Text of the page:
004: “Cold Irons Bound”

004 | “Cold Irons Bound”

It’s appropriate we’re recording in my new studio in NW reading Michael Gray, it’s like a beautiful, if terrifying array of lights and sounds outside, but our voices sound like we’re in an airplane hanger, and we’re on the floor, and I have the least essential furniture ever.

Rudyard Kipling’s poem Cold Iron” (1910) may have been the inspiration for the title.

                    So he made rebellion gainst the King his liege,
                    Camped before his citadel and summoned it to siege.
                    Nay!’ said the cannoneer on the castle wall,
                    But Iron Cold Iron shall be master of you all!’
  • Here, note the words some” and all”. Dylan isn’t just saying that he thought some people were his friends but in the end they weren’t, he’s saying that he was wrong about both who was and who was NOT his friends.
  • Or, think about this is how a man creates a hell for himself, then trying to escape, well there is no escape without cold irons bound when he has to return to his failure.
  • I love that online people are talking about the interesting nature of this song:
    • “mathematical music” from Chronicles the idea this can spin out at any minute is awesome
    • The chords are unusual for Dylan too. The song is in B flat, with the band playing the chord of B flat major and Dylan often using the notes of B flat minor in the vocal. The chorus line changes, and for once I am flummoxed. Maybe my ears are decline (well, yes I know they are) and maybe I am just getting old, but those last three chords I can only express as D flat major, E flat ?????, B flat major.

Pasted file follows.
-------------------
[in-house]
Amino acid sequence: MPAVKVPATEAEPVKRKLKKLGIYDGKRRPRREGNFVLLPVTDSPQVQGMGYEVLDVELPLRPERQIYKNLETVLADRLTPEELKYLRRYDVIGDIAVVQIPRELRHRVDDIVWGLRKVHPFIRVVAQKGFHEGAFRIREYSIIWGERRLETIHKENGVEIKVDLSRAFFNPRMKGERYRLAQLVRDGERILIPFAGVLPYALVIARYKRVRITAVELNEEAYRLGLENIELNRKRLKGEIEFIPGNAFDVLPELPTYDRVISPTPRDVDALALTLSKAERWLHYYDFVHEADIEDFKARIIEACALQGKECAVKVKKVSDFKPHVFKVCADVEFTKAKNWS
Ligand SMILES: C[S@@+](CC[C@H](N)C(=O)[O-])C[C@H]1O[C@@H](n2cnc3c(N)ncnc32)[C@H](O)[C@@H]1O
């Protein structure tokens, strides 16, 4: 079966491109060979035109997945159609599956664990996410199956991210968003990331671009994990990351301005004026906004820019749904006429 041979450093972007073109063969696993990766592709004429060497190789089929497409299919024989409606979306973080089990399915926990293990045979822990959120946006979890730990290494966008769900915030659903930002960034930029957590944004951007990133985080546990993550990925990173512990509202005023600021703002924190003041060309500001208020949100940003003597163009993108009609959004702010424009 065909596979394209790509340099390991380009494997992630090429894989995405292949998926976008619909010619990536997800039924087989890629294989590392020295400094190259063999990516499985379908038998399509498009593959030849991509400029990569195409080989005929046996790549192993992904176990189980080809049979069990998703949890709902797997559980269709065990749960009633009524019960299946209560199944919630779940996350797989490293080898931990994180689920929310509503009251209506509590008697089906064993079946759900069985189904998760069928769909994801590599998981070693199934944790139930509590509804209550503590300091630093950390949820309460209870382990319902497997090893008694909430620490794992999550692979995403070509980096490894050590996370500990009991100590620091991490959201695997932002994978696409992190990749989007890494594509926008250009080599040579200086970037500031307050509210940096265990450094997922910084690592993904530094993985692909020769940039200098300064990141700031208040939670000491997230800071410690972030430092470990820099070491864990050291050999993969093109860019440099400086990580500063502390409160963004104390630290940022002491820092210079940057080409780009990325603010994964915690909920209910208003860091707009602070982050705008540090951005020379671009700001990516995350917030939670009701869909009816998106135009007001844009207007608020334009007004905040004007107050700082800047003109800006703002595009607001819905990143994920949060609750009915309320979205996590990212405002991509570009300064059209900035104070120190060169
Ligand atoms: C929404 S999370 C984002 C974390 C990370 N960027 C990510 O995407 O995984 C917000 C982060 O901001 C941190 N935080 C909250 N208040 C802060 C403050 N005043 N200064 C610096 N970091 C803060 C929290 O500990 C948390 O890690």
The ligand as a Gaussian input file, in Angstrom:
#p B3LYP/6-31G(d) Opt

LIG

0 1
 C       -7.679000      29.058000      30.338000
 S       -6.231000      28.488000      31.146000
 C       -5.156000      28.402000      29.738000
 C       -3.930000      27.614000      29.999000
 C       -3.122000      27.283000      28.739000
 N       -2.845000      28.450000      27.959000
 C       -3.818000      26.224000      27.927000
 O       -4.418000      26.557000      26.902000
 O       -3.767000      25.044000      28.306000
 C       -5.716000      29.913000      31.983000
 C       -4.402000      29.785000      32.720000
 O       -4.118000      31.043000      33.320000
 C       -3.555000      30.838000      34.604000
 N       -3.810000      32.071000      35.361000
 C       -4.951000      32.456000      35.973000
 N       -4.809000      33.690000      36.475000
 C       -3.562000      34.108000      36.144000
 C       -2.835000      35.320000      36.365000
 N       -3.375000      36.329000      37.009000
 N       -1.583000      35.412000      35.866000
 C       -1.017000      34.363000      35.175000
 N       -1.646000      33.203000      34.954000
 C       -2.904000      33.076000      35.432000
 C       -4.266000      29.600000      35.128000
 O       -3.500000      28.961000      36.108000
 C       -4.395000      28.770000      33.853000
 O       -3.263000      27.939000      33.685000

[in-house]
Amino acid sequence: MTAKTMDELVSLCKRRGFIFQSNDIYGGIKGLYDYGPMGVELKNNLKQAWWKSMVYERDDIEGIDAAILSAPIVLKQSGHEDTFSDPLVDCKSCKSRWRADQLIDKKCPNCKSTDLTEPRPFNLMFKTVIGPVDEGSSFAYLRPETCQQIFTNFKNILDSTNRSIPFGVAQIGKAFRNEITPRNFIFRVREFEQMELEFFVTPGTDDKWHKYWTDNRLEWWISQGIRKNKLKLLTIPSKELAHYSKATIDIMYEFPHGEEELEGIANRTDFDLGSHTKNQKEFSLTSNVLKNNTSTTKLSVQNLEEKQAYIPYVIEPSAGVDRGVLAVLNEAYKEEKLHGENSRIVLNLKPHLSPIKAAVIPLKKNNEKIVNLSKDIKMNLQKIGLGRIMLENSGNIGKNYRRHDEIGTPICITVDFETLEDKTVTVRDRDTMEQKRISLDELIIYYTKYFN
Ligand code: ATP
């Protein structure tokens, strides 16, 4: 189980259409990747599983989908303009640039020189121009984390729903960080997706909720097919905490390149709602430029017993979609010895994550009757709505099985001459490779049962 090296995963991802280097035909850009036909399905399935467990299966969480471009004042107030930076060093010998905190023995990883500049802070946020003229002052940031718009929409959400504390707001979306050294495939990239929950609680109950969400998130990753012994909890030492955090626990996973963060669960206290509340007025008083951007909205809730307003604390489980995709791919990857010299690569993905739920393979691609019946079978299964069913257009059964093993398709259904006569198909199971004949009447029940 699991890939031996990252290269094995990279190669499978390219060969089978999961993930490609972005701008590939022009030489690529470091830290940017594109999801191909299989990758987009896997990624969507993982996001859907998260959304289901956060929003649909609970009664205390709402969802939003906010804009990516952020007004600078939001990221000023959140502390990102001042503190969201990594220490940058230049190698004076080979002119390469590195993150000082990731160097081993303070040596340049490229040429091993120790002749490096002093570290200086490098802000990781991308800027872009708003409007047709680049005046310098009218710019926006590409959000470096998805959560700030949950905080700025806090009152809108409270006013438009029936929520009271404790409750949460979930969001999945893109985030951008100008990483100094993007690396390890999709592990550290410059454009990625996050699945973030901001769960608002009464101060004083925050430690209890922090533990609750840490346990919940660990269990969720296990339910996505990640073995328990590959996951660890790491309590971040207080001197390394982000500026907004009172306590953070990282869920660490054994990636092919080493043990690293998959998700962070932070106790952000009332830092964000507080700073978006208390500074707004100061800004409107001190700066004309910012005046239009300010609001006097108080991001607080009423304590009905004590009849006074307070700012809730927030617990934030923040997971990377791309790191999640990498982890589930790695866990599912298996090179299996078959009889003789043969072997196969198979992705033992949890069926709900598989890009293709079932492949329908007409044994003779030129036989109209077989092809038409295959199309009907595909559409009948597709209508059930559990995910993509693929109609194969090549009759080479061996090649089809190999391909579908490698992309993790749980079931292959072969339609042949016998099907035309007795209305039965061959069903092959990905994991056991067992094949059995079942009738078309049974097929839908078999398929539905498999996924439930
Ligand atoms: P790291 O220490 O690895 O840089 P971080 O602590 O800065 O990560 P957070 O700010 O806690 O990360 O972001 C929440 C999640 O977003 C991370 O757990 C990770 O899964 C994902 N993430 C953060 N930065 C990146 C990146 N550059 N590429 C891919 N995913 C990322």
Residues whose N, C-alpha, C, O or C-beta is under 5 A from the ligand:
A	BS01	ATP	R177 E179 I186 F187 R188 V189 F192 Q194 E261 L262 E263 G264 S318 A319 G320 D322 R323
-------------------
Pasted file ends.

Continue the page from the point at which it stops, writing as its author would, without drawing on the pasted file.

• I turned to Dylanchords.info usually helpful in such matters, but there the song is transposed to another key, and quite honestly I can’t make their version of the chorus chords work at all when I play the piano along with the piece. Eyolf Østrem on the site admits though his chords are only a faint approximation to the wealth of notes sounding at this point (and never twice the same, it seems)”.

One Comment Add yours

Leave a Reply

Fill in your details below or click an icon to log in:

WordPress.com Logo

You are commenting using your WordPress.com account. Log Out / Change )

Twitter picture

You are commenting using your Twitter account. Log Out / Change )

Facebook photo

You are commenting using your Facebook account. Log Out / Change )

Google+ photo

You are commenting using your Google+ account. Log Out / Change )

Connecting to %s